Think carefully. Do each one of the communications activities in your enterprise serve the objectives of some specific process or function? Most likely your answer is yes. In the prior article in this series, "Secrets to Communications And Collaboration Success," we showed that communications within almost every usage profile are connected to processes and functions in the enterprise value chain.
Now think again: Have most of those processes or functions been packaged as software applications, both on-premises and in the cloud? A quick mental inventory reveals that almost everything today is being facilitated by software, from the complex processes in aerospace, financial trading, and health record maintenance to the most personal tasks of managing a contact list or finding a local restaurant.
[It's time to embrace a new enterprise communications model. See Goodbye PBX, Hello IT Architecture.]
This trend of using software applications to facilitate business processes is redefining enterprise communications as well, as application vendors build communications capabilities directly into their products or integrate with on-premises and cloud-based communication services. Some examples:
Salesforce.com is building its business mainly on managing the workflows for specific jobs. It started by focusing on sales roles, but it has expanded to include customer service, marketing, and collaboration roles. Users find that almost all of their communications are managed from the Salesforce.com user interface. Salesforce provides presence and instant messaging via Chatter and email and voice communications via IP interfaces hidden behind the user interface. Furthermore, Salesforce's "communities" support richer communication-centric engagement with customers.
At any point in their workflow, Salesforce users can initiate a text message, call, or conference with a click or touch. Office users can have voice calls routed to their desk phones (as most PBX vendors provide connectors to Salesforce.com), or they can make or receive calls via a software client on a computing device or via cellular.
Manufacturing production support systems have built-in communications capabilities. One example is Wonderware, which allows for remote and mobile monitoring of machine operations and production flows. Wonderware delivers the usual status and alert notifications to users' devices, but it also has integrated unified communications software, letting users open up chat, voice, or video conversations to resolve equipment problems. As a result, there's less of a need for phones in production areas.
In healthcare settings, communication is tied directly to the patient electronic health record and the associated care team. EHR systems provide text messaging tools that let care providers communicate immediately with other team members and with ancillary departments to initiate and accelerate decisions and logistics. Most EHR systems also include secure mobile device software to send alerts to any member of the team at any location. Some of these systems also support voice and video calls or conferences with shared access to the EHR, supporting rapid decision-making with secure, auditable communication logs. Consequently, the use of text paging, overhead paging, and phones is declining in this environment.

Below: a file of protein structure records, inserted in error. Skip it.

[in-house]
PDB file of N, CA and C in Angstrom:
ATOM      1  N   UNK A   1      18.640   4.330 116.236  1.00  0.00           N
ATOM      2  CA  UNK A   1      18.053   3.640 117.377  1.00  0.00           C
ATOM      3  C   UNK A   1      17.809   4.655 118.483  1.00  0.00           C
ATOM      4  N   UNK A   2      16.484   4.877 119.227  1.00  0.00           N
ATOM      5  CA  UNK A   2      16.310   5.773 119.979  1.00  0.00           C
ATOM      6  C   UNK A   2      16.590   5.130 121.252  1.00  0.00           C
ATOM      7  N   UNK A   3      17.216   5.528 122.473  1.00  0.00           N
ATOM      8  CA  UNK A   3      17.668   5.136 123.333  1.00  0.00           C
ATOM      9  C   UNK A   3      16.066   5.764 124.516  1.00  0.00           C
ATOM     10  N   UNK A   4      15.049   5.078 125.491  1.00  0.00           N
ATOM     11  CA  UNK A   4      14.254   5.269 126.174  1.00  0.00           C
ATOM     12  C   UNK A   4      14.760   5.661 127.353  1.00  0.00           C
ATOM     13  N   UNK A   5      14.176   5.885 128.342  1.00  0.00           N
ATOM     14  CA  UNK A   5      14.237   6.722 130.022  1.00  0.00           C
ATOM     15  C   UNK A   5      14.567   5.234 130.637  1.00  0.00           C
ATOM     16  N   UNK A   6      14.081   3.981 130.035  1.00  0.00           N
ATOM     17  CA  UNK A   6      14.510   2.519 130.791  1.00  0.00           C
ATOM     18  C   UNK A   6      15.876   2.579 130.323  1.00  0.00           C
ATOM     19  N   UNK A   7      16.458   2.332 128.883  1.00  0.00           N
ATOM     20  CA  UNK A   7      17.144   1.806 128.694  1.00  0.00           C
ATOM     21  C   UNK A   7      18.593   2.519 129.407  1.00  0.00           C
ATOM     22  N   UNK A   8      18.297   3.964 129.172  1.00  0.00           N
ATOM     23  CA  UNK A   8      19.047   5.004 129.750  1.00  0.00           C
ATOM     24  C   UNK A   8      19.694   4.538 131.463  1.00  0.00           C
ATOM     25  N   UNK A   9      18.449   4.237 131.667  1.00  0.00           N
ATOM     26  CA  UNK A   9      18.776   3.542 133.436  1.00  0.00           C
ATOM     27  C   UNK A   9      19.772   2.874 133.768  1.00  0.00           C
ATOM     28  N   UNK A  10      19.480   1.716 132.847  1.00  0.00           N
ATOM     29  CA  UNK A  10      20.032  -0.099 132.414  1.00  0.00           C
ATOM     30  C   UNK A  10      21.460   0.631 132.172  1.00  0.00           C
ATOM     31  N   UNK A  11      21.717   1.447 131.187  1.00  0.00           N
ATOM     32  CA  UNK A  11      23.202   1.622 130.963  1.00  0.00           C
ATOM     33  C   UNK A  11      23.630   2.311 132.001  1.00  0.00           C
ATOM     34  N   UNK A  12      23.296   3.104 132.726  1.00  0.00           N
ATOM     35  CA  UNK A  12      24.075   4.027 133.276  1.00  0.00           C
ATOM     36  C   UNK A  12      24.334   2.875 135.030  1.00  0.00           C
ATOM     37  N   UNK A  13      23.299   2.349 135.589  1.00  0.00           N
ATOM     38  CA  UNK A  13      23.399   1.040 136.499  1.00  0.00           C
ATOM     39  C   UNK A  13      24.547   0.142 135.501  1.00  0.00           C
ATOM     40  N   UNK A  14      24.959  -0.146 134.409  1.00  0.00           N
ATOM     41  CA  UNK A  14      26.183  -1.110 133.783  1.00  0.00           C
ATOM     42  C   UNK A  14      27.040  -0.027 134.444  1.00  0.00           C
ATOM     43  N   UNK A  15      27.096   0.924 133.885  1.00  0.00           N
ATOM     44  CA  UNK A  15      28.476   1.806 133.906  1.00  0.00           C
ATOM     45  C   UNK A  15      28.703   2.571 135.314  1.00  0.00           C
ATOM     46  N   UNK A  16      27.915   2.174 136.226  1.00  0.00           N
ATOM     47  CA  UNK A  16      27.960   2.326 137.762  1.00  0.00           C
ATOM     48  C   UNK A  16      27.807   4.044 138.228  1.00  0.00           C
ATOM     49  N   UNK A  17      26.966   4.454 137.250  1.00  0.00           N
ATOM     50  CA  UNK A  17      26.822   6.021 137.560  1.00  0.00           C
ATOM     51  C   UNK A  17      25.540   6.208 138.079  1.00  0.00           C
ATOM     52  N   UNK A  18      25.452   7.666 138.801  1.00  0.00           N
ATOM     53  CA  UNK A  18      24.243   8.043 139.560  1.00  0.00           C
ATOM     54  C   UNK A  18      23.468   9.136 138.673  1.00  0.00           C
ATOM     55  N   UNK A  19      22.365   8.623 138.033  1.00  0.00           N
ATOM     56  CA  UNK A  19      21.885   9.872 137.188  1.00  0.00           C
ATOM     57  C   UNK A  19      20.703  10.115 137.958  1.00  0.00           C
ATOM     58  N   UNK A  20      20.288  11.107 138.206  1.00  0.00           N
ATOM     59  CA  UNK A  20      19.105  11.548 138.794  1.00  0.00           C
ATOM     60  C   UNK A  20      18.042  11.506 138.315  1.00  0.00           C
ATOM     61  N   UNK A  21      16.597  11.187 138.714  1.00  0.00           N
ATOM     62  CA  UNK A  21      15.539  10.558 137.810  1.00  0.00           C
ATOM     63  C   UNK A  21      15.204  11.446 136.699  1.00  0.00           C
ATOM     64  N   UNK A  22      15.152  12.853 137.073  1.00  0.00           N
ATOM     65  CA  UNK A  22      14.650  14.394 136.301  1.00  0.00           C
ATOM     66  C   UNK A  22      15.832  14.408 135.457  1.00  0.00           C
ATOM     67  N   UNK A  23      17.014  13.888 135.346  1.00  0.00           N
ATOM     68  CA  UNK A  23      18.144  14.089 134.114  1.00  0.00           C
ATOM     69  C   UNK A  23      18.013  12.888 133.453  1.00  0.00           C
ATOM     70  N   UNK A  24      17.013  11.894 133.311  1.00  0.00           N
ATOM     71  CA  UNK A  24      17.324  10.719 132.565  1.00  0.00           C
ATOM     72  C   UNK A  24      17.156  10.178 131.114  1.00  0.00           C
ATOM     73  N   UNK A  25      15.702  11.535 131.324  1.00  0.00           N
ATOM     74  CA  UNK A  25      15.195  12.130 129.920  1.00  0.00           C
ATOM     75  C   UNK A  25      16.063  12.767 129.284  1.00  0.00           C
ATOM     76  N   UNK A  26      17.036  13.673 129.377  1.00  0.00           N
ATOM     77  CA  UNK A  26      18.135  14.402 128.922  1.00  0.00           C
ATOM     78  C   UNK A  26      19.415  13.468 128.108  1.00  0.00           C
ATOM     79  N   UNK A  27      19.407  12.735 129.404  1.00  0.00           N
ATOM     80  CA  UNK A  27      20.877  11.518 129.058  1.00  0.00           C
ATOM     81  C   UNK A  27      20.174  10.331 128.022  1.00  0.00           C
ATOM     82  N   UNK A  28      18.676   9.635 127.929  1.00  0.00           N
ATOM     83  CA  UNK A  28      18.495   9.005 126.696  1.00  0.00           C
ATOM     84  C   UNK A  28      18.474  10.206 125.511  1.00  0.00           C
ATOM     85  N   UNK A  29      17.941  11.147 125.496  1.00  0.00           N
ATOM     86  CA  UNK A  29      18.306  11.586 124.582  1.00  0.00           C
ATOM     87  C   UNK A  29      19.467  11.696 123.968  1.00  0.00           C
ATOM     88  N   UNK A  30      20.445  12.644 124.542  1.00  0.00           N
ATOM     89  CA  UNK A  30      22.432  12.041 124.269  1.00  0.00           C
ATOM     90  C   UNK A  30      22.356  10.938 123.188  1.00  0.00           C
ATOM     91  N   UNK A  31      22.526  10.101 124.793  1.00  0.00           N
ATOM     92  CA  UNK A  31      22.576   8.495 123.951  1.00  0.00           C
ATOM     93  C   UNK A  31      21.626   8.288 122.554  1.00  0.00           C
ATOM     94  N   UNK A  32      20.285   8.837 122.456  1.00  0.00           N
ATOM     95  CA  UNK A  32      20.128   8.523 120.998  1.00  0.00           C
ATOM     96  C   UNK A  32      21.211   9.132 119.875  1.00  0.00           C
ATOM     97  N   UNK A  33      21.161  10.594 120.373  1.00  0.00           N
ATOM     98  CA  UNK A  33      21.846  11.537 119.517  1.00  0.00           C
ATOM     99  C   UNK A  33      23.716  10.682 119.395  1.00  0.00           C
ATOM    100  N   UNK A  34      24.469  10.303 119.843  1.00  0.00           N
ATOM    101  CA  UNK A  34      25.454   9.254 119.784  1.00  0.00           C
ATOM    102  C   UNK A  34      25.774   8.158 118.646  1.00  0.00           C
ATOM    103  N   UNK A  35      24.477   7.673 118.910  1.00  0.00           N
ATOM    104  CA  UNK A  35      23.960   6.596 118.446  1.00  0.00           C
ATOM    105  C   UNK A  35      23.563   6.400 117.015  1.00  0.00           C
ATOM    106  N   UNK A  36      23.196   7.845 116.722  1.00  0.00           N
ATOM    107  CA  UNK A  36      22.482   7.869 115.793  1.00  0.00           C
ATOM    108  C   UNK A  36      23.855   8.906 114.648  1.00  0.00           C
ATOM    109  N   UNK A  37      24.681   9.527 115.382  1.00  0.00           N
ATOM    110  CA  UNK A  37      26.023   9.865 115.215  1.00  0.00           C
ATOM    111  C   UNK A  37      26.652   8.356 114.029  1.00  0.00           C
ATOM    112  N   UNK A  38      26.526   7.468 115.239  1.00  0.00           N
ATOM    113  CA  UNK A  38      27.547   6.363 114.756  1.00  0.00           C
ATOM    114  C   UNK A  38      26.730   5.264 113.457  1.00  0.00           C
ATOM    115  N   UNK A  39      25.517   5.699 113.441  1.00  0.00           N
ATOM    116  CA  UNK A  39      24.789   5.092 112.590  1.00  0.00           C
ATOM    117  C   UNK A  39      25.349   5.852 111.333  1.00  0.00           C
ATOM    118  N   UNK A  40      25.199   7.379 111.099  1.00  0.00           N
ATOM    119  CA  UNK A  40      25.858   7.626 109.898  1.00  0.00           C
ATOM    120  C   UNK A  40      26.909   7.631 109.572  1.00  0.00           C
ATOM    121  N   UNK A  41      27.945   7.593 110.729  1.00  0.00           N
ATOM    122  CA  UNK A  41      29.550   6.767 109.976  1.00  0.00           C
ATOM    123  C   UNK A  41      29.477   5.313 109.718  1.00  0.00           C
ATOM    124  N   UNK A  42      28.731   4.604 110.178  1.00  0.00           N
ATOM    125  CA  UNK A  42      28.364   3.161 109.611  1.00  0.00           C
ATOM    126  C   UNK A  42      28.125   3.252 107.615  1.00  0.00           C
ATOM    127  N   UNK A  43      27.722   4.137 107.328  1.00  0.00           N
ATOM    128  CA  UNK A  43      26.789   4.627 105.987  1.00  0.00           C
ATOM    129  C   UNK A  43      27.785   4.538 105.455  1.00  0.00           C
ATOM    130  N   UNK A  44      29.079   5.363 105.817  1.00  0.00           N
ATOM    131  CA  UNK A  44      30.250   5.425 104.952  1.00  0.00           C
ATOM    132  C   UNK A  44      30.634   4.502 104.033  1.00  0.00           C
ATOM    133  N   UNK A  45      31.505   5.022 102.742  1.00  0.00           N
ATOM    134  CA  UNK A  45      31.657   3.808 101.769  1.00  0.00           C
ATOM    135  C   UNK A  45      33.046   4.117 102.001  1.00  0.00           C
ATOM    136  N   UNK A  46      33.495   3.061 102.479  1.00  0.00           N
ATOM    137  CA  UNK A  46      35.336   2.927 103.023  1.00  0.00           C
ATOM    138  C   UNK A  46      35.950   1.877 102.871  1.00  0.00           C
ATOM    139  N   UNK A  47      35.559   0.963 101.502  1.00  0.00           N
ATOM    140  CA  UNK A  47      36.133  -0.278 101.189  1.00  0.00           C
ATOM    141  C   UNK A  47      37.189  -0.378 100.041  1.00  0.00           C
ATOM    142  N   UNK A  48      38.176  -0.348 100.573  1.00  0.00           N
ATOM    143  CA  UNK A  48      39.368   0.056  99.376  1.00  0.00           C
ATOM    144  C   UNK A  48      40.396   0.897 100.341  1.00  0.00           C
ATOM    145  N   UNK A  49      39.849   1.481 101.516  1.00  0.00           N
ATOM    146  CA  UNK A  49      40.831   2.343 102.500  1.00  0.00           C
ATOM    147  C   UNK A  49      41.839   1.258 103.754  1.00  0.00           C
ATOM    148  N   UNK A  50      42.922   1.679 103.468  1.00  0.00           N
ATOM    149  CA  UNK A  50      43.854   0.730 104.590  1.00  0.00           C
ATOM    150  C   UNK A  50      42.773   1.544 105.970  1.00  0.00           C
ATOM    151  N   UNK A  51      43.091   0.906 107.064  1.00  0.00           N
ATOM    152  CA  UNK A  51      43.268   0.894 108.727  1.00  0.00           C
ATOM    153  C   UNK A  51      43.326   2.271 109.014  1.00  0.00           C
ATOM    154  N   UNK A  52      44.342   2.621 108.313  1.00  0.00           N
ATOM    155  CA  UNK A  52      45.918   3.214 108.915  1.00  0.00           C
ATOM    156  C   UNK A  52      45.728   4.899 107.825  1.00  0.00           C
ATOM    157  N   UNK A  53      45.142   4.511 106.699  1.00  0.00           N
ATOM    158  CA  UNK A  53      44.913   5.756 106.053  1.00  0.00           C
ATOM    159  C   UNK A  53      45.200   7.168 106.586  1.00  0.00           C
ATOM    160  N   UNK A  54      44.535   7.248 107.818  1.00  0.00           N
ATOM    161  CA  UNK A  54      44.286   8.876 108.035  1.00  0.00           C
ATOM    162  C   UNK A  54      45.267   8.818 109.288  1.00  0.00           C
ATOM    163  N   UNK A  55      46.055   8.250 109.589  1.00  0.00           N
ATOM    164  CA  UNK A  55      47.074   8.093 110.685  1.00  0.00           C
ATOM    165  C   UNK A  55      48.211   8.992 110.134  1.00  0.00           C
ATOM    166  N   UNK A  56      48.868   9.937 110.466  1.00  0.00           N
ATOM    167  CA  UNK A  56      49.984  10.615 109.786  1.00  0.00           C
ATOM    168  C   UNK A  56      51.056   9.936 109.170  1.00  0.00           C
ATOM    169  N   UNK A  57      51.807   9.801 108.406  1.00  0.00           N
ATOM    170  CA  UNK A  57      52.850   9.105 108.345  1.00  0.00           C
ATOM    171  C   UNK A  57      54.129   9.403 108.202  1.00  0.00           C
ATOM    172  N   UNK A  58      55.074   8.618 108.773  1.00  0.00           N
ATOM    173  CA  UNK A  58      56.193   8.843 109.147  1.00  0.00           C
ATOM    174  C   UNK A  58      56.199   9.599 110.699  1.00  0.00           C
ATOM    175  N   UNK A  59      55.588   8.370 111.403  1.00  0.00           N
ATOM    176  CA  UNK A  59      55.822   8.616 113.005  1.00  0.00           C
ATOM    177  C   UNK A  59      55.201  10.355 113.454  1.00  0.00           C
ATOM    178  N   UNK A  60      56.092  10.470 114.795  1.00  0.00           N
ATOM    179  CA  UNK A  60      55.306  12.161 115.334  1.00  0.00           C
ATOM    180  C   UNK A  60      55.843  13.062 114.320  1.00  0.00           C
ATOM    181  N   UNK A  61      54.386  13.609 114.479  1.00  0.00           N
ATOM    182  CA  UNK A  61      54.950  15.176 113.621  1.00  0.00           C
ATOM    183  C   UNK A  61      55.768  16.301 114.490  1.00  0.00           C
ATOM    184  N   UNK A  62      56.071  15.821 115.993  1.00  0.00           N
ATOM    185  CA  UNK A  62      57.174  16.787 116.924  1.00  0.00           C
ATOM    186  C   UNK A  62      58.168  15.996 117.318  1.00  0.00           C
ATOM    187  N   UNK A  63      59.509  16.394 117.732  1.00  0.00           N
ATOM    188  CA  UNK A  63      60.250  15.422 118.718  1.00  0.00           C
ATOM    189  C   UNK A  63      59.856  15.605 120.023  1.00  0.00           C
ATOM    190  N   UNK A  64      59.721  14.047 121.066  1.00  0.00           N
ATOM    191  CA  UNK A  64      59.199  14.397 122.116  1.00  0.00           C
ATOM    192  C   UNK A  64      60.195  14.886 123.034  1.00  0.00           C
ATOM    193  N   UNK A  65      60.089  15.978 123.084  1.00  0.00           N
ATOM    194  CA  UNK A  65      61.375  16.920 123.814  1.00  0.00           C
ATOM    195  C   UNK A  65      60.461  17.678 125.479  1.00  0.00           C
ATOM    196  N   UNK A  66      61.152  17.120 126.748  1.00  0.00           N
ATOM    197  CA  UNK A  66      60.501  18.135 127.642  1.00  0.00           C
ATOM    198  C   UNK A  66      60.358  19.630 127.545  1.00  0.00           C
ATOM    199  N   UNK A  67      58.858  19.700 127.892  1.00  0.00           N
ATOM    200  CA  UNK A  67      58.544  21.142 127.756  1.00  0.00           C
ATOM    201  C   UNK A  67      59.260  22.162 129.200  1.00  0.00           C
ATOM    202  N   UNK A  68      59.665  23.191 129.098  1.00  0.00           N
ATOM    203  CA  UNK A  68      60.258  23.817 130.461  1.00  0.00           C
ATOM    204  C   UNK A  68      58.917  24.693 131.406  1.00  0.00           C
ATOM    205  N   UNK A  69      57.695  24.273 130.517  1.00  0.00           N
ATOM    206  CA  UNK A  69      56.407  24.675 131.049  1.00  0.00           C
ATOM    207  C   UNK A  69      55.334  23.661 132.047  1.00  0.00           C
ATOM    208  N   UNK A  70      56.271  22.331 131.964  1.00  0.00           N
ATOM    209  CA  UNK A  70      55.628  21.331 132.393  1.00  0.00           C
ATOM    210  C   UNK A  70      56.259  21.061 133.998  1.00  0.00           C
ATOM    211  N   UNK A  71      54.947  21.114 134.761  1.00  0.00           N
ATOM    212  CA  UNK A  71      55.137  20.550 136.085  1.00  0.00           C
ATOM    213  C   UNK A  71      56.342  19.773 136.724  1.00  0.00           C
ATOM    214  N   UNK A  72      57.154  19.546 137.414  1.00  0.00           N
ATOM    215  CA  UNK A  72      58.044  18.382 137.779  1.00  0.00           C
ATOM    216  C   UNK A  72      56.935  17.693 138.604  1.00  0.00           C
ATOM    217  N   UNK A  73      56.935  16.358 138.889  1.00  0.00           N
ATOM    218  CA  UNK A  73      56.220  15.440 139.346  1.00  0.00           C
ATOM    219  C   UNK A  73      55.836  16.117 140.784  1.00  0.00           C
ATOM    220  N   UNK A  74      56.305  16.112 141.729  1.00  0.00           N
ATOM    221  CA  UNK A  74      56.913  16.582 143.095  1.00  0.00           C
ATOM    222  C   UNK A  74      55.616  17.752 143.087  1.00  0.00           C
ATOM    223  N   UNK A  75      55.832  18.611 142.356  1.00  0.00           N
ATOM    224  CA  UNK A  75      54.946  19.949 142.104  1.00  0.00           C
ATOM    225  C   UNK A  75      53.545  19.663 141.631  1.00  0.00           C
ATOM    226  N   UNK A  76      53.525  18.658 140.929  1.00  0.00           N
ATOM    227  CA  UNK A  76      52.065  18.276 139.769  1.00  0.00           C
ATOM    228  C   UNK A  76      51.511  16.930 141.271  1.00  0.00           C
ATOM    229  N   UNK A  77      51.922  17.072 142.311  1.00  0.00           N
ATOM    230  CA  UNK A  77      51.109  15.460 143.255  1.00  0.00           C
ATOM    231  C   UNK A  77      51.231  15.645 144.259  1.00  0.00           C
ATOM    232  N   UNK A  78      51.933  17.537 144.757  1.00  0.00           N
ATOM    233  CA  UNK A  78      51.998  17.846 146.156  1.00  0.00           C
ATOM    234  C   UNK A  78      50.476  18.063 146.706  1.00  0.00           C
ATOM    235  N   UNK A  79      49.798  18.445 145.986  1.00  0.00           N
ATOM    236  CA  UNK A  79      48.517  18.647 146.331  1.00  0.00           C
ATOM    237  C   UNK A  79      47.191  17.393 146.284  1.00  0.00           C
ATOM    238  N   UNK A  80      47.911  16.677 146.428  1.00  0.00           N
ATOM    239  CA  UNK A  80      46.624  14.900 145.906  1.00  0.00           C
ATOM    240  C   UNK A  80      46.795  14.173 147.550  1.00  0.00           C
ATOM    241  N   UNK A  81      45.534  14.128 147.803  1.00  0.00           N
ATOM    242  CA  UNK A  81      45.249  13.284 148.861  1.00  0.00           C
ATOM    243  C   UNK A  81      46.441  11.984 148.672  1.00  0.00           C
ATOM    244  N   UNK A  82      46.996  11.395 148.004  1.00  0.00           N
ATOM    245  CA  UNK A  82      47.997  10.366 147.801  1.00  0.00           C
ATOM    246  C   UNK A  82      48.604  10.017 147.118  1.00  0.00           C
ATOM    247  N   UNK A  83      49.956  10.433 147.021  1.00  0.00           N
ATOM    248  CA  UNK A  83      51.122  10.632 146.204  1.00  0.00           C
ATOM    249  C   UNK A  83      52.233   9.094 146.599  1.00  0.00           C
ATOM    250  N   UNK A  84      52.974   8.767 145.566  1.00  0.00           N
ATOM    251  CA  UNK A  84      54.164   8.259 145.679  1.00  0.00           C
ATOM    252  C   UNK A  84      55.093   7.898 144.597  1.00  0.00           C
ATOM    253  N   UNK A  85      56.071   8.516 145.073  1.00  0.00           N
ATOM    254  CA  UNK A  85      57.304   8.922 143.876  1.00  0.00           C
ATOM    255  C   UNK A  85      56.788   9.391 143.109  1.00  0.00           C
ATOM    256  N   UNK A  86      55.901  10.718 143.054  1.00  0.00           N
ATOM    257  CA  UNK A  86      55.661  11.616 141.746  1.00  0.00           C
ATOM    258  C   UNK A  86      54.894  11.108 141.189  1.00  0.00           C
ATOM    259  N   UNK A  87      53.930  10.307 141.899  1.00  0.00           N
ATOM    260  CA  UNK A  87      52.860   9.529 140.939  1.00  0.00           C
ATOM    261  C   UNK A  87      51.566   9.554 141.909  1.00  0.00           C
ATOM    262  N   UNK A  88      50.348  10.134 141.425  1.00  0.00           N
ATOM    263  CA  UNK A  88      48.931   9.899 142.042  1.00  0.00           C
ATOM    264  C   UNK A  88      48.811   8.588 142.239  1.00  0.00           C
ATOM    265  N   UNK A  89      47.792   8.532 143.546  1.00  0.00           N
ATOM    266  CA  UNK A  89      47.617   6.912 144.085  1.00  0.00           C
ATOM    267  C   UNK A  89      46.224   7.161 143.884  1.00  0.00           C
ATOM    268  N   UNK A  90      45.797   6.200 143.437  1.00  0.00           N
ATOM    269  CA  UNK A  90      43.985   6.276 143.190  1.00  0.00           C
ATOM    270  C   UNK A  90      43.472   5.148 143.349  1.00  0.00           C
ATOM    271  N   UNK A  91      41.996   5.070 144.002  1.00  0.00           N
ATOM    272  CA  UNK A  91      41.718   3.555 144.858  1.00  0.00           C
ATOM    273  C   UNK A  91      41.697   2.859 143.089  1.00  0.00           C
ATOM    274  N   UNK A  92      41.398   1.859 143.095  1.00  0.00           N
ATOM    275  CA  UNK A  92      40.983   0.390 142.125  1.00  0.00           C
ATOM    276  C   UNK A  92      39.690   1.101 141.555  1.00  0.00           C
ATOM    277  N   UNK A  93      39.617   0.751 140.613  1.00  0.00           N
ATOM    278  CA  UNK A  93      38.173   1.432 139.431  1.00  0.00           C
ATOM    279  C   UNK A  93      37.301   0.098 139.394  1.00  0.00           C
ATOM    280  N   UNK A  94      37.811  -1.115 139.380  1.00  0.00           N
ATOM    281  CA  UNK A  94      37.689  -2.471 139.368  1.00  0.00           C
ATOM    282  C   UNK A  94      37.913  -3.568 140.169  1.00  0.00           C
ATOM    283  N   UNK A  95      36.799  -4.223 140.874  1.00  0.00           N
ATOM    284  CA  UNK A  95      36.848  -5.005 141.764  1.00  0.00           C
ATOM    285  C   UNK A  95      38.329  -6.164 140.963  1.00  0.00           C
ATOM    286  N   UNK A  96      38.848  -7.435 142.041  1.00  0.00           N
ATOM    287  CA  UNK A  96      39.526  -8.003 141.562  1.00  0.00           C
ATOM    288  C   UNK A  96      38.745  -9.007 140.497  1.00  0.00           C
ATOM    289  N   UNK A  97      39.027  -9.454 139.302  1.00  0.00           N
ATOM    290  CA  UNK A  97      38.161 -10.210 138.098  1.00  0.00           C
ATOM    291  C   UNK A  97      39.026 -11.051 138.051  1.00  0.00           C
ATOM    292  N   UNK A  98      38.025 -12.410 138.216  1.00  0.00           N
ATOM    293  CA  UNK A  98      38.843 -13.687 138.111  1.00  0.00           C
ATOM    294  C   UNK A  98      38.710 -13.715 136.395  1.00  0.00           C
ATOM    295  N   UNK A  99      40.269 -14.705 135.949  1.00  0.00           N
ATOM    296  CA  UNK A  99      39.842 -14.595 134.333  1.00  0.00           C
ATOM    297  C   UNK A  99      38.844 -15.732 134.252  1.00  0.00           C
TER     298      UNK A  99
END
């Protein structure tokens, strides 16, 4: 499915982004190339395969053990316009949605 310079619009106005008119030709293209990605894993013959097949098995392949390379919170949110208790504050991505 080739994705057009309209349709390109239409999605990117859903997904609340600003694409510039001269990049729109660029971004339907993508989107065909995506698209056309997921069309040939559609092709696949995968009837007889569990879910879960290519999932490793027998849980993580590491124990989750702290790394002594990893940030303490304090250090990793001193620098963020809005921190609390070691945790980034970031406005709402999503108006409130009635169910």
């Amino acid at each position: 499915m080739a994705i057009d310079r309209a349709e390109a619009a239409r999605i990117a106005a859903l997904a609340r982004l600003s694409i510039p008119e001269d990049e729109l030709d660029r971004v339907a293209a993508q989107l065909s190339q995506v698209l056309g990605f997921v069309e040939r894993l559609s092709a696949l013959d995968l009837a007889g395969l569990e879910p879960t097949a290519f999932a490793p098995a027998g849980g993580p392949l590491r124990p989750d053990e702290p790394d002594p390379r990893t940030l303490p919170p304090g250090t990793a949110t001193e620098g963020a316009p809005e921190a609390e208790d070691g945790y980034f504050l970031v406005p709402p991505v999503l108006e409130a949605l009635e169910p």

In higher education, most colleges and universities use learning management systems (LMSs) for class communications, assignments, student project delivery, and online instruction. Class participants can use their computers and mobile devices to communicate via messaging, group visual collaboration, one-to-one text, voice, video, and sharing. All of those communications flow through the LMS, not through the PBX or unified communications system.
In online commerce, communications between the customer and vendor usually begin with a web page or a mobile app. When customers have a question, software guides them to answers accessible on their devices or, if needed, affords the opportunity to open a chat session, send an email, talk live with an agent, or even engage in an online sharing or video session. The communications functionality of these web pages and apps is provided by built-in modules, often with no connection to the enterprise PBX or UC system.
These examples illustrate how enterprise communications will be delivered as capabilities of application software, not by separate generic communication systems with their proprietary user interfaces. The application producers are driving this communications integration as a product differentiator, often charging a premium price.
Forces within the enterprise are also driving this trend. Functional managers want to improve operational performance. IT managers want to reduce or eliminate the cost of non-integrated communications systems.
Embedded communications will be the norm for business workflow applications, and those communications will be provided by alternatives to the PBX or UC system. Now is the time to make changes to your enterprise architecture for apps and communications services. It's also the time to rethink your organizational structure so that your teams work on the opportunities of the future rather than protect the silos of the past. Our next two articles in this series will address both of those compelling issues.
IT must support employees on the go as well as build mobile apps for customers. Both initiatives still have a long way to go. Get the new Frictionless IT: Mobility issue of InformationWeek Tech Digest today (free registration required).